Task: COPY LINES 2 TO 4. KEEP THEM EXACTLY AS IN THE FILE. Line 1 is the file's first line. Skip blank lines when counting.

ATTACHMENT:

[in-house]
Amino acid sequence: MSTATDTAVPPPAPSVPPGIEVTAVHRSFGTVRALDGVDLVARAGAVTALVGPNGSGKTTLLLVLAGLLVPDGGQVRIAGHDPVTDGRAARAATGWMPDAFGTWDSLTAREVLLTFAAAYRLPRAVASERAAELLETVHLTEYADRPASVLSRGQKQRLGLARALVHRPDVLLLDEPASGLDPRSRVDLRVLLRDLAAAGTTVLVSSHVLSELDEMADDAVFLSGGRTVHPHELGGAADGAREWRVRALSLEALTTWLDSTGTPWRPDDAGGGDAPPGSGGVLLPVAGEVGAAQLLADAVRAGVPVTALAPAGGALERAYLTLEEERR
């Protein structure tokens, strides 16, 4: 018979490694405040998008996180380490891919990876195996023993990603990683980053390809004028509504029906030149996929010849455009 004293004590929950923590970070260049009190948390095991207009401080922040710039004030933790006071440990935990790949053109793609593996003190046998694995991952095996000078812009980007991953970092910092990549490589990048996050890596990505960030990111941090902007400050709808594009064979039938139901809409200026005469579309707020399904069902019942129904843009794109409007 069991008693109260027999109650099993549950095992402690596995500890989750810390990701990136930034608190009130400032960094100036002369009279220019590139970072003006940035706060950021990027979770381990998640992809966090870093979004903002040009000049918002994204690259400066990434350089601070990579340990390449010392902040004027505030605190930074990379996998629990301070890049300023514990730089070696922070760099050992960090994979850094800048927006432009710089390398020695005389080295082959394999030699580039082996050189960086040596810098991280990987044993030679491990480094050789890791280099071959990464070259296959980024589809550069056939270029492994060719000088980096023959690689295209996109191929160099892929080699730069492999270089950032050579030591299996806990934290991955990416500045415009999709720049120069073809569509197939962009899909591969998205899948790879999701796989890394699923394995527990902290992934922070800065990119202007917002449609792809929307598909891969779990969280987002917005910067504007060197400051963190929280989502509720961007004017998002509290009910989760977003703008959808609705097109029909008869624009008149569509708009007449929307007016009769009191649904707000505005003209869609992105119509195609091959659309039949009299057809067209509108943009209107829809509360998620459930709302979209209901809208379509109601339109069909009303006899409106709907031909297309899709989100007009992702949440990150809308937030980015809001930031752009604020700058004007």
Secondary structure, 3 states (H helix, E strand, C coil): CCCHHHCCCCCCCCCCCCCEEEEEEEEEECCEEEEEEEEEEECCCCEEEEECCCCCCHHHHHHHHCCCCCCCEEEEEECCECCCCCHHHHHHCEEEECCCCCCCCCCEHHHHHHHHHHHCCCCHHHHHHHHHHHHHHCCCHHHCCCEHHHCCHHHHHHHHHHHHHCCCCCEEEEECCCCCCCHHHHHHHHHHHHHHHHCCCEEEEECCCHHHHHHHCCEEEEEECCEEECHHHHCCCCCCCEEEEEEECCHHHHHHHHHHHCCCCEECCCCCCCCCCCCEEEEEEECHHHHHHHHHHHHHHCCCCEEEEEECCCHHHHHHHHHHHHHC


Amino acid sequence: MSTATDTAVPPPAPSVPPGIEVTAVHRSFGTVRALDGVDLVARAGAVTALVGPNGSGKTTLLLVLAGLLVPDGGQVRIAGHDPVTDGRAARAATGWMPDAFGTWDSLTAREVLLTFAAAYRLPRAVASERAAELLETVHLTEYADRPASVLSRGQKQRLGLARALVHRPDVLLLDEPASGLDPRSRVDLRVLLRDLAAAGTTVLVSSHVLSELDEMADDAVFLSGGRTVHPHELGGAADGAREWRVRALSLEALTTWLDSTGTPWRPDDAGGGDAPPGSGGVLLPVAGEVGAAQLLADAVRAGVPVTALAPAGGALERAYLTLEEERR
């Protein structure tokens, strides 16, 4: 018979490694405040998008996180380490891919990876195996023993990603990683980053390809004028509504029906030149996929010849455009 004293004590929950923590970070260049009190948390095991207009401080922040710039004030933790006071440990935990790949053109793609593996003190046998694995991952095996000078812009980007991953970092910092990549490589990048996050890596990505960030990111941090902007400050709808594009064979039938139901809409200026005469579309707020399904069902019942129904843009794109409007 069991008693109260027999109650099993549950095992402690596995500890989750810390990701990136930034608190009130400032960094100036002369009279220019590139970072003006940035706060950021990027979770381990998640992809966090870093979004903002040009000049918002994204690259400066990434350089601070990579340990390449010392902040004027505030605190930074990379996998629990301070890049300023514990730089070696922070760099050992960090994979850094800048927006432009710089390398020695005389080295082959394999030699580039082996050189960086040596810098991280990987044993030679491990480094050789890791280099071959990464070259296959980024589809550069056939270029492994060719000088980096023959690689295209996109191929160099892929080699730069492999270089950032050579030591299996806990934290991955990416500045415009999709720049120069073809569509197939962009899909591969998205899948790879999701796989890394699923394995527990902290992934922070800065990119202007917002449609792809929307598909891969779990969280987002917005910067504007060197400051963190929280989502509720961007004017998002509290009910989760977003703008959808609705097109029909008869624009008149569509708009007449929307007016009769009191649904707000505005003209869609992105119509195609091959659309039949009299057809067209509108943009209107829809509360998620459930709302979209209901809208379509109601339109069909009303006899409106709907031909297309899709989100007009992702949440990150809308937030980015809001930031752009604020700058004007």
Secondary structure, 3 states (H helix, E strand, C coil): CCCHHHCCCCCCCCCCCCCEEEEEEEEEECCEEEEEEEEEEECCCCEEEEECCCCCCHHHHHHHHCCCCCCCEEEEEECCECCCCCHHHHHHCEEEECCCCCCCCCCEHHHHHHHHHHHCCCCHHHHHHHHHHHHHHCCCHHHCCCEHHHCCHHHHHHHHHHHHHCCCCCEEEEECCCCCCCHHHHHHHHHHHHHHHHCCCEEEEECCCHHHHHHHCCEEEEEECCEEECHHHHCCCCCCCEEEEEEECCHHHHHHHHHHHCCCCEECCCCCCCCCCCCEEEEEEECHHHHHHHHHHHHHHCCCCEEEEEECCCHHHHHHHHHHHHHC